A systematic assessment of review to promoting the appropriate use of antibiotics through hospital electronic prescribing systems

Research output: Contribution to journalReview articlepeer-review

Authors

  • Sonal Shah
  • Kathrin Cresswell
  • Hajar Mozaffar
  • Aziz Sheikh

Colleges, School and Institutes

External organisations

  • University of Edinburgh

Abstract

Objective

To identify approaches of using stand-alone and more integrated hospital ePrescribing systems to promote and support the appropriate use of antibiotics, and identify gaps in order to inform future efforts in this area.
Methods

A systematic scoping review of the empirical literature from 1997 until 2015, searching the following databases: MEDLINE, EMBASE, Cochrane Database of Systematic Reviews, Google Scholar, Clinical Trials, International Standard Randomised Controlled Trial Number Registry, Economic Evaluation database and International Prospective Register of Systematic Reviews. Search terms related to different components of systems, hospital settings and antimicrobial stewardship. Two reviewers independently screened papers and mutually agreed papers for inclusion. We undertook an interpretive synthesis.
Key findings

We identified 143 papers. The majority of these were single-centre observational studies from North American settings with a wide range of system functionalities. Most evidence related to computerised decision support (CDS) and computerised physician order entry (CPOE) functionalities, of which many were extensively customised. We also found some limited work surrounding integration with laboratory results, pharmacy systems and organisational surveillance. Outcomes examined included healthcare professional performance, patient outcomes and health economic evaluations. We found at times conflicting conclusions surrounding effectiveness, which may be due to heterogeneity of populations, technologies and outcomes studied. Reports of unintended consequences were limited.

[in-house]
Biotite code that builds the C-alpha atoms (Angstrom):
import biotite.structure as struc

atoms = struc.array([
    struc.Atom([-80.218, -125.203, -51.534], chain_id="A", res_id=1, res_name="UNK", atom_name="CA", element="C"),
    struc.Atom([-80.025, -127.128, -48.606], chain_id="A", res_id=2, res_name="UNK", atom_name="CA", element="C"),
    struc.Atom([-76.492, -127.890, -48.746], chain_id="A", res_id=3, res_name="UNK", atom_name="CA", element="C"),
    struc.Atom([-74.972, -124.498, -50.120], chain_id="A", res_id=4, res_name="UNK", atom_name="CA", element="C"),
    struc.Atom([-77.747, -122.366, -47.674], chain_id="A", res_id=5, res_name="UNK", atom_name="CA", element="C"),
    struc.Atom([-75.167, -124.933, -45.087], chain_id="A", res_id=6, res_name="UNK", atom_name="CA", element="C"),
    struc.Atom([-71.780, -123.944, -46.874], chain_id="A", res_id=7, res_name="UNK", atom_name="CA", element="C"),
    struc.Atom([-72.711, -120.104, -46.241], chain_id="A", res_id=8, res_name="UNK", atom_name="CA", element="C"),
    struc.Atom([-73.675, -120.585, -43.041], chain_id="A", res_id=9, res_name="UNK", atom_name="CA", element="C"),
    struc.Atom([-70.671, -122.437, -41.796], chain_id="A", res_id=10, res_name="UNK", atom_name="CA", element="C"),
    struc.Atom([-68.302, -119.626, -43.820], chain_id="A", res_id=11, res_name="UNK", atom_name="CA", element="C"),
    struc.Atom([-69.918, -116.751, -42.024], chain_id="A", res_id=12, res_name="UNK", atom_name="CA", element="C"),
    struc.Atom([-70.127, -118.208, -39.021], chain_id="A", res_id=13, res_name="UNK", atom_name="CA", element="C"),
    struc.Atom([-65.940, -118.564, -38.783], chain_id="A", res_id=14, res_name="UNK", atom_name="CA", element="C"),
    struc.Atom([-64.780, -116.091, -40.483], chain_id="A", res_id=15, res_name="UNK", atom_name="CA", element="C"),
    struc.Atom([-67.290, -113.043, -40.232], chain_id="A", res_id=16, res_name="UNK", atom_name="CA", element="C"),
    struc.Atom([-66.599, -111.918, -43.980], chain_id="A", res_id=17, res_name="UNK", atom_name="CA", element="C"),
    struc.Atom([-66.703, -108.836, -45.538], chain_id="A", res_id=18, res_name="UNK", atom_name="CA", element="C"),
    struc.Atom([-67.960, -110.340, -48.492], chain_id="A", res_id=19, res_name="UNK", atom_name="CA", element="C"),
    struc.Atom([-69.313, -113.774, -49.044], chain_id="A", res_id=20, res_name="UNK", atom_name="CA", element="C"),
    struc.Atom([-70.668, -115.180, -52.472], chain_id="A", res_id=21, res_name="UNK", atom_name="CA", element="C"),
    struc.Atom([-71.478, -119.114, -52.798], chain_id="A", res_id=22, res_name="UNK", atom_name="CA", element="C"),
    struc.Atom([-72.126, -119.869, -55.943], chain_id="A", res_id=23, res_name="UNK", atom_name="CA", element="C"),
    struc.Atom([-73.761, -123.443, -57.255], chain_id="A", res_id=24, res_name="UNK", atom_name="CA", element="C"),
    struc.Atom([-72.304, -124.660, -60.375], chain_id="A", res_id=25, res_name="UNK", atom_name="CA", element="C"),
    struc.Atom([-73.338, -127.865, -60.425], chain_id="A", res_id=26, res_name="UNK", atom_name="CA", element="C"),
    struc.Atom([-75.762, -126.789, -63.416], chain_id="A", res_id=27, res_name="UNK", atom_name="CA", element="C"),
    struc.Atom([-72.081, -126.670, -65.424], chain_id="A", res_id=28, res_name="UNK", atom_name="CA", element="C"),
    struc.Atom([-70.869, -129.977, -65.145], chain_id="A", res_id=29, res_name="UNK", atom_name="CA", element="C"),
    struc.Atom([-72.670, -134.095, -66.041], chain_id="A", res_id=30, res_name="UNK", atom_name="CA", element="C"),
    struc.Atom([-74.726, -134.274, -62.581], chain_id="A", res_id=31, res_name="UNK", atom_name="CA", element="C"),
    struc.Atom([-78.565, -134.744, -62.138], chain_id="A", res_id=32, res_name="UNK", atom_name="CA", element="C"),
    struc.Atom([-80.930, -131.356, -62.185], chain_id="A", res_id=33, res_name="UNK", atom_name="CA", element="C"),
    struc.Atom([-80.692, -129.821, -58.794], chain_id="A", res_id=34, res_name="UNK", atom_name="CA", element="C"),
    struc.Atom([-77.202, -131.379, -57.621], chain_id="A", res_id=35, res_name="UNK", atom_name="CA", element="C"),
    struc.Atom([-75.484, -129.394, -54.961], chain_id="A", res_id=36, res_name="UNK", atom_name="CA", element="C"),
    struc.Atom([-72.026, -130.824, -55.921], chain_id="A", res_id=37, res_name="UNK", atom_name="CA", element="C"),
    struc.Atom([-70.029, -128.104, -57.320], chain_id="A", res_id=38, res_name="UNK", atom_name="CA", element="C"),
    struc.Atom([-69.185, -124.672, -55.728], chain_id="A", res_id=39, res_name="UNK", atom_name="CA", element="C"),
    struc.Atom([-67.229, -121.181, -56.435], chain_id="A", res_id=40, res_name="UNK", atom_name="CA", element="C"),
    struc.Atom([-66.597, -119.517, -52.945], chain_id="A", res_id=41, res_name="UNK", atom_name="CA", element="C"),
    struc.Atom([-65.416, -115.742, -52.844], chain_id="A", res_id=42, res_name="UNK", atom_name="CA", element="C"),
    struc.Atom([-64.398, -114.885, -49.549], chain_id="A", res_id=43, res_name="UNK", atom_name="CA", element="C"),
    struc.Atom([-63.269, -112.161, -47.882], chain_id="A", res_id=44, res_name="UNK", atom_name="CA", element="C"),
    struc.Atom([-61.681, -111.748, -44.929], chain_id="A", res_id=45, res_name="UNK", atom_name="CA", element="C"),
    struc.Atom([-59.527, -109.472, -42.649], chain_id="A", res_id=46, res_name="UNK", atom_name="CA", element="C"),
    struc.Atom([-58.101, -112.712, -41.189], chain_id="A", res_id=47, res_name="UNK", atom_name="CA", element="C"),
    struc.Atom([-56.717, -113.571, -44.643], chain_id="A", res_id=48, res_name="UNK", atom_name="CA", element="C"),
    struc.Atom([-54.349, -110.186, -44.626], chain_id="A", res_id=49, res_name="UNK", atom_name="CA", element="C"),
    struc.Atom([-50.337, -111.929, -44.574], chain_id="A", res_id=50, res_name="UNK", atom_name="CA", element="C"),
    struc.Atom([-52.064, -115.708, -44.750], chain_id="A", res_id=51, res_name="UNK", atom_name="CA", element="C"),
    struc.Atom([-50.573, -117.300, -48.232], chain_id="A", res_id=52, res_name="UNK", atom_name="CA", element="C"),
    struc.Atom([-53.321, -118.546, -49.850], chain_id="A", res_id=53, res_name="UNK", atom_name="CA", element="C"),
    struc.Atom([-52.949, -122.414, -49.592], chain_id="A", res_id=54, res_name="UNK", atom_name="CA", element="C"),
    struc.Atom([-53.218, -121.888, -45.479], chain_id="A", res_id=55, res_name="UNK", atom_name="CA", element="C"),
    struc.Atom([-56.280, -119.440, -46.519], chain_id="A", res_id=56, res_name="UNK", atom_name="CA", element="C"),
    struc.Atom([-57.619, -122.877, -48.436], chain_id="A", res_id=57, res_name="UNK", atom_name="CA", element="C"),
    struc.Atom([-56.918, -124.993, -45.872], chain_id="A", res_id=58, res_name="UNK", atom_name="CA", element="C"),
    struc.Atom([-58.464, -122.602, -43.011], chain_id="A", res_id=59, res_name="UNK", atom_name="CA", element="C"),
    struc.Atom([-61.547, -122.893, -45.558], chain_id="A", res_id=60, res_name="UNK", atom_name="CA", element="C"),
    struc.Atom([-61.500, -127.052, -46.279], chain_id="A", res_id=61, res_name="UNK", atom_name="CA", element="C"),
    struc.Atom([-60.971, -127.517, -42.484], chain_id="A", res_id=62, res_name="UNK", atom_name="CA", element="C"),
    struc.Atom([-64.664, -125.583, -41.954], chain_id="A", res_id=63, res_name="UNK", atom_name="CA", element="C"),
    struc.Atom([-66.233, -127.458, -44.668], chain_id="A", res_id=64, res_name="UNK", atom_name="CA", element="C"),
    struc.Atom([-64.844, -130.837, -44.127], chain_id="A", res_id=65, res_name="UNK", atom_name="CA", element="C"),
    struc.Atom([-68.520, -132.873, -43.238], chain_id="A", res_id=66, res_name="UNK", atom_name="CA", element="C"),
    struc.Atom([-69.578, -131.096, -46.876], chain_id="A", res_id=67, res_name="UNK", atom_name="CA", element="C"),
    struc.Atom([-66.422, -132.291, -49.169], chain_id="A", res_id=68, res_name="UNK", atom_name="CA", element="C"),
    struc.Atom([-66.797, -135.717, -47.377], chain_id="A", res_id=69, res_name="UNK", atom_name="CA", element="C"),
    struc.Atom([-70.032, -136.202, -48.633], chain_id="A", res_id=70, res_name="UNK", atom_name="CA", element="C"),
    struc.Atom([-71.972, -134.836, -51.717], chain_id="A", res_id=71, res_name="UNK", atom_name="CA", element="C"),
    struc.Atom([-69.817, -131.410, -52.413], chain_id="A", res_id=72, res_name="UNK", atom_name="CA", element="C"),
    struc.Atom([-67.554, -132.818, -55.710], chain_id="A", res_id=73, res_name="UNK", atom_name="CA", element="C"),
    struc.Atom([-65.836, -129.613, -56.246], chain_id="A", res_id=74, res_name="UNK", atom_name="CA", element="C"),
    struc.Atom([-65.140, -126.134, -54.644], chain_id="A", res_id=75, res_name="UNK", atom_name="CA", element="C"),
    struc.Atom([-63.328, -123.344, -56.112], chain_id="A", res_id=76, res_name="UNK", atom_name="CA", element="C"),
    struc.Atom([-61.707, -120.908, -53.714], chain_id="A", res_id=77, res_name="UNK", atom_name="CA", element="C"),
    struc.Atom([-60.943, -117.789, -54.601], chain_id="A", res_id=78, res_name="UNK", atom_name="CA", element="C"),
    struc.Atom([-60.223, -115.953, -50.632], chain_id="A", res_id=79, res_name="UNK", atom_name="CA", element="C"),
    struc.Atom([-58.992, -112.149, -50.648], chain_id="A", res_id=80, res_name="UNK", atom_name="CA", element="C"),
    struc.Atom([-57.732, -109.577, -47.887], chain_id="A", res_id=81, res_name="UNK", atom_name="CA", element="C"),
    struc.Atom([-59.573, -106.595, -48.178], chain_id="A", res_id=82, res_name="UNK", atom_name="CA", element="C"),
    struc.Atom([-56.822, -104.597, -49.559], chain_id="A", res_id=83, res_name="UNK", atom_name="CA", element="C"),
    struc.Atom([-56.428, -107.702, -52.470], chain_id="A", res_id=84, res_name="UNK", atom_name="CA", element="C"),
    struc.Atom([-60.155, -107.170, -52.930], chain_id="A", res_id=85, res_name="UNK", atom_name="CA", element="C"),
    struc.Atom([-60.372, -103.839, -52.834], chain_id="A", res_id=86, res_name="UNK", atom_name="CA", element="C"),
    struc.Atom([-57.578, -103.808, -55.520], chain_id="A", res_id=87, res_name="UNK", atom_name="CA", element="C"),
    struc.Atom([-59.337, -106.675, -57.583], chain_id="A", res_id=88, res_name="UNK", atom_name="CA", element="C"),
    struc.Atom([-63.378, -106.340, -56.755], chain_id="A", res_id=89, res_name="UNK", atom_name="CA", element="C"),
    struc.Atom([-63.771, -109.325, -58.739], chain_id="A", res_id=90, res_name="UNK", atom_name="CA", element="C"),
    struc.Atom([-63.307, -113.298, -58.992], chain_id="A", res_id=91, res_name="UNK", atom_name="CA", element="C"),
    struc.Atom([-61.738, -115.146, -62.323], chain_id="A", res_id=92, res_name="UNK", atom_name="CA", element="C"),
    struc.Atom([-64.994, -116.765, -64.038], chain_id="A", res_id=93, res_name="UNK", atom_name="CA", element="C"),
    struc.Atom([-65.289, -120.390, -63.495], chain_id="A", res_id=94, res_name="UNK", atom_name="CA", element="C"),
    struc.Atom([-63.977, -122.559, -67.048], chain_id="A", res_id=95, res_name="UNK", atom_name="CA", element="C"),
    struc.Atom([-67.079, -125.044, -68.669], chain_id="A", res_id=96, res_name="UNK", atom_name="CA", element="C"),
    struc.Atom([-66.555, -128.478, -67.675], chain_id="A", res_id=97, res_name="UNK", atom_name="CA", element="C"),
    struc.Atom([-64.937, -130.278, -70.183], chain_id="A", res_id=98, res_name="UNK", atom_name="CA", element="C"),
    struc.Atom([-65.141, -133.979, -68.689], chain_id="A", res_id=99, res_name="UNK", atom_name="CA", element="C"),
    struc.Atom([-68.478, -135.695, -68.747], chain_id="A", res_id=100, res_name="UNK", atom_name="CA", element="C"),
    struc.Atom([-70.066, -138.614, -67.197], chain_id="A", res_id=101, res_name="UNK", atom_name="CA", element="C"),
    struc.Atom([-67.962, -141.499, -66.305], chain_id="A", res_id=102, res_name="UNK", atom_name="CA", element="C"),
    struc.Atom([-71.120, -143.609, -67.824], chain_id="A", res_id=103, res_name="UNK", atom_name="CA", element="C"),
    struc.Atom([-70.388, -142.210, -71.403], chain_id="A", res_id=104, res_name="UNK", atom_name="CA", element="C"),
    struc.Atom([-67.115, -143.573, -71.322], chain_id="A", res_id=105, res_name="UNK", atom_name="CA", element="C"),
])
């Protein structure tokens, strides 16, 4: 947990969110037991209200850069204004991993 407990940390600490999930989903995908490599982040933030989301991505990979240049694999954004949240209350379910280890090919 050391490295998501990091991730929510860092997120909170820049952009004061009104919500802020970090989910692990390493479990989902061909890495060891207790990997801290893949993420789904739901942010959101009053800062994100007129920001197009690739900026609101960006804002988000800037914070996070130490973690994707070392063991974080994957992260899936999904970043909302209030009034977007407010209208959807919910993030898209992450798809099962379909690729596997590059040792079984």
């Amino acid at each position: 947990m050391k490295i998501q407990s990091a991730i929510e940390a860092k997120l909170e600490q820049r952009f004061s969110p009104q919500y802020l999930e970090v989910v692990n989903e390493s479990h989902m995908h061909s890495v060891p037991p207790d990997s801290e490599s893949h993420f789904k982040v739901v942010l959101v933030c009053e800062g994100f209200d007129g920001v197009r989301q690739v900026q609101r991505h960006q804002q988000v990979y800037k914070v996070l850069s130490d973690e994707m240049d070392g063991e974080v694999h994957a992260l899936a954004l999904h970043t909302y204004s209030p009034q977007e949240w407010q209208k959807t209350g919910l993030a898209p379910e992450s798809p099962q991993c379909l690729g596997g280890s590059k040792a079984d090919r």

Conclusions

Interventions are centred on CPOE and CDS, but also include additional functionality aiming to support various facets of the medicines management process. Wider organisational dimensions appear important to supporting adoption. Evaluations should consider processes, clinical, economic and safety outcomes in order to generate generalisable insights into safety, effectiveness and cost-effectiveness.

Details

Original languageEnglish
JournalInternational Journal of Pharmacy Practice
Early online date20 May 2016
Publication statusE-pub ahead of print - 20 May 2016

Keywords

  • antimicrobial resistance, health information technology, Review